To provide your plants with the most even spread of light, the LUMA400 comes fitted with 90-degree lenses with inbuilt diffusers. Without these, the light is much more direct and intense in a single beam – making it more difficult for the plants to absorb it.
Even with this extra spread of lighting, we always recommend you used a reflective or white lining for in your grow tent, so that the light can bounce around the room and reach all angles of the plant.
The diffusers can actually be removed from the light panel using a Phillips screwdriver or drill. Four screws hold the edges into place and can be unscrewed for adjusting and cleaning. If you only have access to a small grow space, you might also find that you can’t get enough height to use the diffusers, which is another reason you might choose to remove them.
XP-35 COB chip
Underneath each diffuser is an XP-35 COB chip, which is very similar to the world-renowned Cree CXB3590. The XP-35 has a CCT (color temperature) of 3500, making this light perfect for both the flowering and vegetive growth stages. Overall, this saves you money as you won’t need to use different lights for different phases of the plant’s grow cycle.
On the side of the panel, you’ll have a slot for the power cable and a dimmer switch. The dimmer is perfect for monitoring how much light your plants get and for how long. The intensity can be dialed up or down between 0 and 100 watts. During the vegetive stage, we recommend using the light at quarter or half power.
Passive cooling heatsinks
Finally, on the back you’ll see two passive cooling heatsinks. These run completely silently - so not to interfere with the atmosphere in your house – and keep the lighting unit cool. They might get a bit hot to touch themselves, but they do help the light run at optimum temperature.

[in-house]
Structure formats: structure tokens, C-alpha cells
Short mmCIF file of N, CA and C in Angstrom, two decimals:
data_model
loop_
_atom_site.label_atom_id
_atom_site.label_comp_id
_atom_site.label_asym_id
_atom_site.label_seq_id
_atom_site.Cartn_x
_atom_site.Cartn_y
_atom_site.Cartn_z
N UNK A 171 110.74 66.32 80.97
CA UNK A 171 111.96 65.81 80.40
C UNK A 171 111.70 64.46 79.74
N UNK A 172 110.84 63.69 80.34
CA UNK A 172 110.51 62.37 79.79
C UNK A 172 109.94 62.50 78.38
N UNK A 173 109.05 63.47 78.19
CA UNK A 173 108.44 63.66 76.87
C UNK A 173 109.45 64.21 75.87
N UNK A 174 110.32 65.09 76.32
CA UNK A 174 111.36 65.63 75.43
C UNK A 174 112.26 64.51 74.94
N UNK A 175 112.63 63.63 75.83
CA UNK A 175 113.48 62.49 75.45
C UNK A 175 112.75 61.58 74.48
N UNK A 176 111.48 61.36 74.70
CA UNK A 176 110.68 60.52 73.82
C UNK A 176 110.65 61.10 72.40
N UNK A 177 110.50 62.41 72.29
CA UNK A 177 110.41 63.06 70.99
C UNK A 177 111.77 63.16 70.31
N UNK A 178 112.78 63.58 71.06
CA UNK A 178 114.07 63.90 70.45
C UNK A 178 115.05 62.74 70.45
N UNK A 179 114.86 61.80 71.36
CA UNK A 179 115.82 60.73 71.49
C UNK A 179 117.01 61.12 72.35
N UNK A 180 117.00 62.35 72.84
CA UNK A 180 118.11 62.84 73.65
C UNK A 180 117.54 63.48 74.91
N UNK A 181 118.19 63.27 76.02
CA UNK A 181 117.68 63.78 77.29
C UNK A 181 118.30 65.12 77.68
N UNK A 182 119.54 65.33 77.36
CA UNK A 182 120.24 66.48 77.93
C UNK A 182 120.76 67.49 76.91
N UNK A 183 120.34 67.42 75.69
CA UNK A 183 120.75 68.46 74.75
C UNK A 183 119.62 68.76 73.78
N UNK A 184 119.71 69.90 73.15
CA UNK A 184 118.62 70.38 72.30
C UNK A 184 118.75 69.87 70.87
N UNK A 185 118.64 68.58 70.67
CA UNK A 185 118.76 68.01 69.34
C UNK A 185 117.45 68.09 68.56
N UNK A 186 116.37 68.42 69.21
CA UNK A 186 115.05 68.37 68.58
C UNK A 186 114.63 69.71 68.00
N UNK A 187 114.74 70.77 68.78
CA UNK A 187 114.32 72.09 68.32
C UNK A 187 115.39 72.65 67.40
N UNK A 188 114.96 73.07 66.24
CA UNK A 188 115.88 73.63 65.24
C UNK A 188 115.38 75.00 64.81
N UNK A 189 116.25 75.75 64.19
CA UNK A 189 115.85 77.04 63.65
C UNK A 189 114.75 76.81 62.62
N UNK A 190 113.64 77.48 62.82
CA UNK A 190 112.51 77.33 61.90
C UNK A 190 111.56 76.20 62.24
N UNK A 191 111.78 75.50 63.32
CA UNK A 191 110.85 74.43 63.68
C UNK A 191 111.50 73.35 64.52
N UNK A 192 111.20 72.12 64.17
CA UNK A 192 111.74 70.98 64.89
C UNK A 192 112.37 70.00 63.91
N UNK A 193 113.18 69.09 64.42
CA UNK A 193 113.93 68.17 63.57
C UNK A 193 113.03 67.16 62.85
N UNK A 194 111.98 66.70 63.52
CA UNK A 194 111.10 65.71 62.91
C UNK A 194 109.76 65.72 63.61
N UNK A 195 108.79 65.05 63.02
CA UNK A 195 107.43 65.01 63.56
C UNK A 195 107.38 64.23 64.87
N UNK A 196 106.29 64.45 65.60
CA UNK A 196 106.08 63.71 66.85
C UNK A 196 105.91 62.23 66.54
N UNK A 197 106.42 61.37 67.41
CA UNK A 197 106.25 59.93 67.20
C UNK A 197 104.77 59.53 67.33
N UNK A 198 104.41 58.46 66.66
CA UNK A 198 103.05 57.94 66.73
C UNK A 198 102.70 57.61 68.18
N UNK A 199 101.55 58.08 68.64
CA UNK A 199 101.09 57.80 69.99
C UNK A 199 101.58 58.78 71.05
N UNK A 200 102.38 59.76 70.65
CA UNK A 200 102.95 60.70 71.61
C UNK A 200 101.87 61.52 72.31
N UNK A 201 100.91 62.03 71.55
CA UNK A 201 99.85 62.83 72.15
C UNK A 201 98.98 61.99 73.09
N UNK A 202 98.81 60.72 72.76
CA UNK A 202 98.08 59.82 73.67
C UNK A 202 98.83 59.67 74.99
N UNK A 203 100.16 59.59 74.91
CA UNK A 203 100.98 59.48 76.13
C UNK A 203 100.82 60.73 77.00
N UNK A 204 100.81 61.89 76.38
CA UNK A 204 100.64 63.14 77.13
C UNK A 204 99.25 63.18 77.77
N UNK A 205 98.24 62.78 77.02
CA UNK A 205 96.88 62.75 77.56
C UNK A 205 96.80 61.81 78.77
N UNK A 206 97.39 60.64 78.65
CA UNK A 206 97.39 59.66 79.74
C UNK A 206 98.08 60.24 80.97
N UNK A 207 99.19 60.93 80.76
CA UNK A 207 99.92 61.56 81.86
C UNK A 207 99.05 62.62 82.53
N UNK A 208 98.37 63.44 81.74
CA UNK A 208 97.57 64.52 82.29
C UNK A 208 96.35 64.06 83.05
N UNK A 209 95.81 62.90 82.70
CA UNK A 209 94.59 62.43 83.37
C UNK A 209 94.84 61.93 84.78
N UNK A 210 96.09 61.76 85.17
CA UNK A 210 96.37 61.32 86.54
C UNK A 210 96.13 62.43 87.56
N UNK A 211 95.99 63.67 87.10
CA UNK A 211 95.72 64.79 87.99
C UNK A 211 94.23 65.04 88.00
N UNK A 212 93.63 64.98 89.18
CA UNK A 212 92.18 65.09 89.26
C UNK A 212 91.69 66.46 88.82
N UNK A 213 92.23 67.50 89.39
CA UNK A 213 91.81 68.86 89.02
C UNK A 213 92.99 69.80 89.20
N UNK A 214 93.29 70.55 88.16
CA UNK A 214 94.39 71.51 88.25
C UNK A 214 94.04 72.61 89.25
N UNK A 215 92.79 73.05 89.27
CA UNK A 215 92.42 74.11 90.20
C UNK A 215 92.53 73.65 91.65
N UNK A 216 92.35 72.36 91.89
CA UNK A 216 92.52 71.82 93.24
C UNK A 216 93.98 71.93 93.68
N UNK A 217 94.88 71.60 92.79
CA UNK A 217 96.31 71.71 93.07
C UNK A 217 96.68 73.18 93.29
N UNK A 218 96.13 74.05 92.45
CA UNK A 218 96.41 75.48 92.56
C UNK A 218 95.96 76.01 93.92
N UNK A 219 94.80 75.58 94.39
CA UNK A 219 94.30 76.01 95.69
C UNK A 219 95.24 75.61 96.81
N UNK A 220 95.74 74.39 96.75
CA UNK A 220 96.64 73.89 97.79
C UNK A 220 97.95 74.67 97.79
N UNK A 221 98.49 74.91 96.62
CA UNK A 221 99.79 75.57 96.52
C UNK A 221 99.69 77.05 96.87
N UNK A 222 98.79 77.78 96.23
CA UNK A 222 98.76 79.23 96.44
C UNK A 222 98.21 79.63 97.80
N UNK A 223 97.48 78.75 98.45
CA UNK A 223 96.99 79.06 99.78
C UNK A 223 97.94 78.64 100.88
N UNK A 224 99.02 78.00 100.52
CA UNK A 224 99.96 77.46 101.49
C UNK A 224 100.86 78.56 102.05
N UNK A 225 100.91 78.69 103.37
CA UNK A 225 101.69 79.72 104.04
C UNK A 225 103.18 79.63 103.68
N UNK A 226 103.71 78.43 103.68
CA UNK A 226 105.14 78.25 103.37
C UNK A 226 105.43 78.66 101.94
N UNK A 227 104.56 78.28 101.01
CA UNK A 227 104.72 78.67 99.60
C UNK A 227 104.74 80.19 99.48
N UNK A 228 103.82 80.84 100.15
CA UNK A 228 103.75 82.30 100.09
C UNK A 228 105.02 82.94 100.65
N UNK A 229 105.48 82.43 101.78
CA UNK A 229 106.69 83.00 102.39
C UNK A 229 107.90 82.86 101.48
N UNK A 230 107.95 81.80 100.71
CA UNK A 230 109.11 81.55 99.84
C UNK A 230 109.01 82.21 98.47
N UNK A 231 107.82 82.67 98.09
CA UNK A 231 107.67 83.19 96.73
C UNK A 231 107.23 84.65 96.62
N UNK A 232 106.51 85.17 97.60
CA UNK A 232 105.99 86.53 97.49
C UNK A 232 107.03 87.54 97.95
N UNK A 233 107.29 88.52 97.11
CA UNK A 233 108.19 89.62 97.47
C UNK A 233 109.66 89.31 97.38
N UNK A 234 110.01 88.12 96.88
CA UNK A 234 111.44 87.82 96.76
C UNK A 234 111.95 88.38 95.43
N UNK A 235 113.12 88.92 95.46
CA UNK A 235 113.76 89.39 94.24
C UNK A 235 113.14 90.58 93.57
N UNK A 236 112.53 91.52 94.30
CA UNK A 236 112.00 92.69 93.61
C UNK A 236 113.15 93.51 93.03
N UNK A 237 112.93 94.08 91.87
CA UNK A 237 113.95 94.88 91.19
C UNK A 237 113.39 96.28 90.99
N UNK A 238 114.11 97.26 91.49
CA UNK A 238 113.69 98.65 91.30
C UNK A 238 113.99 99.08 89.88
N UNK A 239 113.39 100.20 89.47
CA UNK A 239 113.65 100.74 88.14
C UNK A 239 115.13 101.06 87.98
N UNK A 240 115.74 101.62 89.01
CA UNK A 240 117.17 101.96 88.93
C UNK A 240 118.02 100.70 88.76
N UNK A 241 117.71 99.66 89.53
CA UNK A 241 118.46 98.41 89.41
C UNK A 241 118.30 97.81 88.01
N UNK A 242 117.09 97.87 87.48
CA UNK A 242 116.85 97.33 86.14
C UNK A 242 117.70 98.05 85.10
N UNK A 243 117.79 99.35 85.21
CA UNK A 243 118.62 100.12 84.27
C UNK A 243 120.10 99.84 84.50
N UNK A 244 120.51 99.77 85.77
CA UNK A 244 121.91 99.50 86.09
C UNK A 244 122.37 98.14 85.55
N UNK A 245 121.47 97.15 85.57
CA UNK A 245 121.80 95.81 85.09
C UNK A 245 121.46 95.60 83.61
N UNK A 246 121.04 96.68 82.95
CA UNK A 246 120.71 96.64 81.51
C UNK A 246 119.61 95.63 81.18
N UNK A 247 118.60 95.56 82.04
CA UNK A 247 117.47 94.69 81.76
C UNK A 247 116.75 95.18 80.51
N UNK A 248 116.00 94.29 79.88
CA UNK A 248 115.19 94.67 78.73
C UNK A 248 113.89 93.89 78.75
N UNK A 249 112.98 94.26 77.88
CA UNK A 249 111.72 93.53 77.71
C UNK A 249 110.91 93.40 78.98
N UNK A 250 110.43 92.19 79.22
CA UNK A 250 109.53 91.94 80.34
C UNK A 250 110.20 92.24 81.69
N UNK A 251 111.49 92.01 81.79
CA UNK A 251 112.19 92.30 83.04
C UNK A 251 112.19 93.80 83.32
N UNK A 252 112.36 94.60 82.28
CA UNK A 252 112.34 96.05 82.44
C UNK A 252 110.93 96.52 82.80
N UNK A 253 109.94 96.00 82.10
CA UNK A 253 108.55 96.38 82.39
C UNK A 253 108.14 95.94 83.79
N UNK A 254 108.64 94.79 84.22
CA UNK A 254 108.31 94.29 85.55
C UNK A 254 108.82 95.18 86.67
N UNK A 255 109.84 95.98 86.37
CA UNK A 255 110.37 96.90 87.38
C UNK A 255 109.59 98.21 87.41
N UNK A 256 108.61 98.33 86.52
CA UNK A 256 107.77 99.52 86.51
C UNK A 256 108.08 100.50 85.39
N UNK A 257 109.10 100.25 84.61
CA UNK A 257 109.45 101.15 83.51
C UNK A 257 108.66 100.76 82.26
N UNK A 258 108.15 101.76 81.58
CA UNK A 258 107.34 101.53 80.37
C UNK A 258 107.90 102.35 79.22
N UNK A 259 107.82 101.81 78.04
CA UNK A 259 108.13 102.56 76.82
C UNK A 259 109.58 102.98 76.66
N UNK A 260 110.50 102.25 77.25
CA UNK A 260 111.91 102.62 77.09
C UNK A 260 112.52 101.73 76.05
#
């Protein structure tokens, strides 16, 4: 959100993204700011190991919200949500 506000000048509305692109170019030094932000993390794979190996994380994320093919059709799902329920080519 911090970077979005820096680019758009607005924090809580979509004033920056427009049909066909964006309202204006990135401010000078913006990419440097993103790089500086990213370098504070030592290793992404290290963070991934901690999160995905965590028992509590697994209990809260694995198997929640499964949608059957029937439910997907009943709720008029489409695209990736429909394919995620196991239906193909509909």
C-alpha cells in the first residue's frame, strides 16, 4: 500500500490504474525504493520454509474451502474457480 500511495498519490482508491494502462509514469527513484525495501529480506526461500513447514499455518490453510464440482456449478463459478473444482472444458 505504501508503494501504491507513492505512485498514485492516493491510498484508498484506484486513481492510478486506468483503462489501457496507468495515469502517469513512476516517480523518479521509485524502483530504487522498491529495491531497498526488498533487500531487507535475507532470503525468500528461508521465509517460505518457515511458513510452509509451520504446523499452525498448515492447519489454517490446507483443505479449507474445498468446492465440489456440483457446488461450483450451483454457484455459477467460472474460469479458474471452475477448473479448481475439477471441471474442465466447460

Everything you need for indoor grow light installation
To make things easier, we’re going to focus on one of our best grow lights, the LUMA 400 by 4Seasons – which is ideal for 60cm x 60cm x 160cm grow tents.
When you order the light panel, you’ll also receive a waterproof power cable and four ratchet hangers. And, as with all of our products, you’ll get a 2-year warranty alongside your purchase.
If you’re new to growing, the guide provided with the grow light has lots of information about the different stages of the growth cycle, and tips for measuring the PPFD for different plant types.
Setting up the LUMA 400
The first thing you’ll need to do when setting up the LUMA 400 is to attach the four ratchet hangers to the corners. These will then be used to hang the light up in the grow tent. The hangers themselves are incredibly strong, and can hold a lot of weight between them, so don’t worry if they don’t first appear suitable.
To attach each hanger, you’ll first need to untangle the ropes (which are usually packed with an elastic band or cable tie). The rope can be pulled through each hanger smoothly by pressing down the button on the side of the ratchet to open the seal.
In order to connect the hangers to the panel, we recommend turning the light upside down so that the diffusers are facing the table. However, in order to avoid them getting damaged, use the molded foam packaging provided to keep them safe and in place.